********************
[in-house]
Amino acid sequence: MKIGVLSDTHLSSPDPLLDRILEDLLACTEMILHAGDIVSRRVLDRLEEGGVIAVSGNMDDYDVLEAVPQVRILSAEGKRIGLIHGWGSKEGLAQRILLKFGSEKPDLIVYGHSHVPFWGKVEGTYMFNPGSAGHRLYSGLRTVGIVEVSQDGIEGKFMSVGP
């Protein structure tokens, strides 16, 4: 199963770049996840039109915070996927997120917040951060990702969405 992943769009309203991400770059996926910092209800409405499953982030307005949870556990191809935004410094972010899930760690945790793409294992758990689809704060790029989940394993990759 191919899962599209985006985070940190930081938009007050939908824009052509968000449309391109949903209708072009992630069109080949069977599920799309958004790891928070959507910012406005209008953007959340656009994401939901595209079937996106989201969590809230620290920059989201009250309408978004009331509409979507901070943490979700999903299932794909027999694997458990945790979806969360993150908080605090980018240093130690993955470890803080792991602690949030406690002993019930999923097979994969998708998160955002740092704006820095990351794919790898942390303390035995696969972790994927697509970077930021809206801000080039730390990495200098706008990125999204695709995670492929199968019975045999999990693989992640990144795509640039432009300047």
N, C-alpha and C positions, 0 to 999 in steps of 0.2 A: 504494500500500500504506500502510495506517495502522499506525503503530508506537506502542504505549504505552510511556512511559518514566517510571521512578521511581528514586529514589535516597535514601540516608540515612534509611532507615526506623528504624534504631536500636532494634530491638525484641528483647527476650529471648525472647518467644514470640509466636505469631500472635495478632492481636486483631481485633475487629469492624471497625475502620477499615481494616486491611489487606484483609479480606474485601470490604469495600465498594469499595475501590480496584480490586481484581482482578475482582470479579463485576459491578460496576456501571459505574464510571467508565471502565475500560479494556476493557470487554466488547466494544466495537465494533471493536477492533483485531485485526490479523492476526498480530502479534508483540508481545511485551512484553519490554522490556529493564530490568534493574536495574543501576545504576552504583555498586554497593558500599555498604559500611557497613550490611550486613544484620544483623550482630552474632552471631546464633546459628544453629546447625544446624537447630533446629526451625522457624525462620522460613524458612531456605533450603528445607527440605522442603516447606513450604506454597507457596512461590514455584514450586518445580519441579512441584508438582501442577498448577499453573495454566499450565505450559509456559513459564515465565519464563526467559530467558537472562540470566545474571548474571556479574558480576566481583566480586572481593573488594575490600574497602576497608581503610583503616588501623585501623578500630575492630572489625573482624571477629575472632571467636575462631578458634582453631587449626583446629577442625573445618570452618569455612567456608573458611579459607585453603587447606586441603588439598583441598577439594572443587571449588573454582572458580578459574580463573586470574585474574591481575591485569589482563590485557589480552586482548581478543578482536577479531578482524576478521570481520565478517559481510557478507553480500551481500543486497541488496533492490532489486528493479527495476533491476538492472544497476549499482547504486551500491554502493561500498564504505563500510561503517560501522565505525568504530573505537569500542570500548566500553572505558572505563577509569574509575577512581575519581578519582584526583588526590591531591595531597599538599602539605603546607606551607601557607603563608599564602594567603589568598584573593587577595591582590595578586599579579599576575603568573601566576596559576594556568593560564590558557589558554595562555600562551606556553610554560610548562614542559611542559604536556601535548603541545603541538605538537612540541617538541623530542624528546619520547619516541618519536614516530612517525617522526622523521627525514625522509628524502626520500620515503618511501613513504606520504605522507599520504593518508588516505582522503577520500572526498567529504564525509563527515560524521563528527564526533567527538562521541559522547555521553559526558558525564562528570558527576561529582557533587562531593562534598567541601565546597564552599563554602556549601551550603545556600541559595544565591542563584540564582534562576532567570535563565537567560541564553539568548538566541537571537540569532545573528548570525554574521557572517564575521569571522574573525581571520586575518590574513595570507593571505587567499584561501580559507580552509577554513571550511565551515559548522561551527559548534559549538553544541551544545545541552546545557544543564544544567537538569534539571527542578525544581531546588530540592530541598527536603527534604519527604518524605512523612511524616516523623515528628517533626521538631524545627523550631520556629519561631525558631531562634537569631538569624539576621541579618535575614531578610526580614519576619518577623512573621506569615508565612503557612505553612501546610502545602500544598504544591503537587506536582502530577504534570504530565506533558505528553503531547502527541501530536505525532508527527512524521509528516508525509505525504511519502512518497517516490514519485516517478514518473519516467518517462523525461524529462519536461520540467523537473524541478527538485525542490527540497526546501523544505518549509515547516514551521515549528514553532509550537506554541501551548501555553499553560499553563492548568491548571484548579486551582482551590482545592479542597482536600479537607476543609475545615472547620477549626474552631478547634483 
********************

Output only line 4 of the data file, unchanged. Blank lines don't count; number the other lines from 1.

N, C-alpha and C positions, 0 to 999 in steps of 0.2 A: 504494500500500500504506500502510495506517495502522499506525503503530508506537506502542504505549504505552510511556512511559518514566517510571521512578521511581528514586529514589535516597535514601540516608540515612534509611532507615526506623528504624534504631536500636532494634530491638525484641528483647527476650529471648525472647518467644514470640509466636505469631500472635495478632492481636486483631481485633475487629469492624471497625475502620477499615481494616486491611489487606484483609479480606474485601470490604469495600465498594469499595475501590480496584480490586481484581482482578475482582470479579463485576459491578460496576456501571459505574464510571467508565471502565475500560479494556476493557470487554466488547466494544466495537465494533471493536477492533483485531485485526490479523492476526498480530502479534508483540508481545511485551512484553519490554522490556529493564530490568534493574536495574543501576545504576552504583555498586554497593558500599555498604559500611557497613550490611550486613544484620544483623550482630552474632552471631546464633546459628544453629546447625544446624537447630533446629526451625522457624525462620522460613524458612531456605533450603528445607527440605522442603516447606513450604506454597507457596512461590514455584514450586518445580519441579512441584508438582501442577498448577499453573495454566499450565505450559509456559513459564515465565519464563526467559530467558537472562540470566545474571548474571556479574558480576566481583566480586572481593573488594575490600574497602576497608581503610583503616588501623585501623578500630575492630572489625573482624571477629575472632571467636575462631578458634582453631587449626583446629577442625573445618570452618569455612567456608573458611579459607585453603587447606586441603588439598583441598577439594572443587571449588573454582572458580578459574580463573586470574585474574591481575591485569589482563590485557589480552586482548581478543578482536577479531578482524576478521570481520565478517559481510557478507553480500551481500543486497541488496533492490532489486528493479527495476533491476538492472544497476549499482547504486551500491554502493561500498564504505563500510561503517560501522565505525568504530573505537569500542570500548566500553572505558572505563577509569574509575577512581575519581578519582584526583588526590591531591595531597599538599602539605603546607606551607601557607603563608599564602594567603589568598584573593587577595591582590595578586599579579599576575603568573601566576596559576594556568593560564590558557589558554595562555600562551606556553610554560610548562614542559611542559604536556601535548603541545603541538605538537612540541617538541623530542624528546619520547619516541618519536614516530612517525617522526622523521627525514625522509628524502626520500620515503618511501613513504606520504605522507599520504593518508588516505582522503577520500572526498567529504564525509563527515560524521563528527564526533567527538562521541559522547555521553559526558558525564562528570558527576561529582557533587562531593562534598567541601565546597564552599563554602556549601551550603545556600541559595544565591542563584540564582534562576532567570535563565537567560541564553539568548538566541537571537540569532545573528548570525554574521557572517564575521569571522574573525581571520586575518590574513595570507593571505587567499584561501580559507580552509577554513571550511565551515559548522561551527559548534559549538553544541551544545545541552546545557544543564544544567537538569534539571527542578525544581531546588530540592530541598527536603527534604519527604518524605512523612511524616516523623515528628517533626521538631524545627523550631520556629519561631525558631531562634537569631538569624539576621541579618535575614531578610526580614519576619518577623512573621506569615508565612503557612505553612501546610502545602500544598504544591503537587506536582502530577504534570504530565506533558505528553503531547502527541501530536505525532508527527512524521509528516508525509505525504511519502512518497517516490514519485516517478514518473519516467518517462523525461524529462519536461520540467523537473524541478527538485525542490527540497526546501523544505518549509515547516514551521515549528514553532509550537506554541501551548501555553499553560499553563492548568491548571484548579486551582482551590482545592479542597482536600479537607476543609475545615472547620477549626474552631478547634483 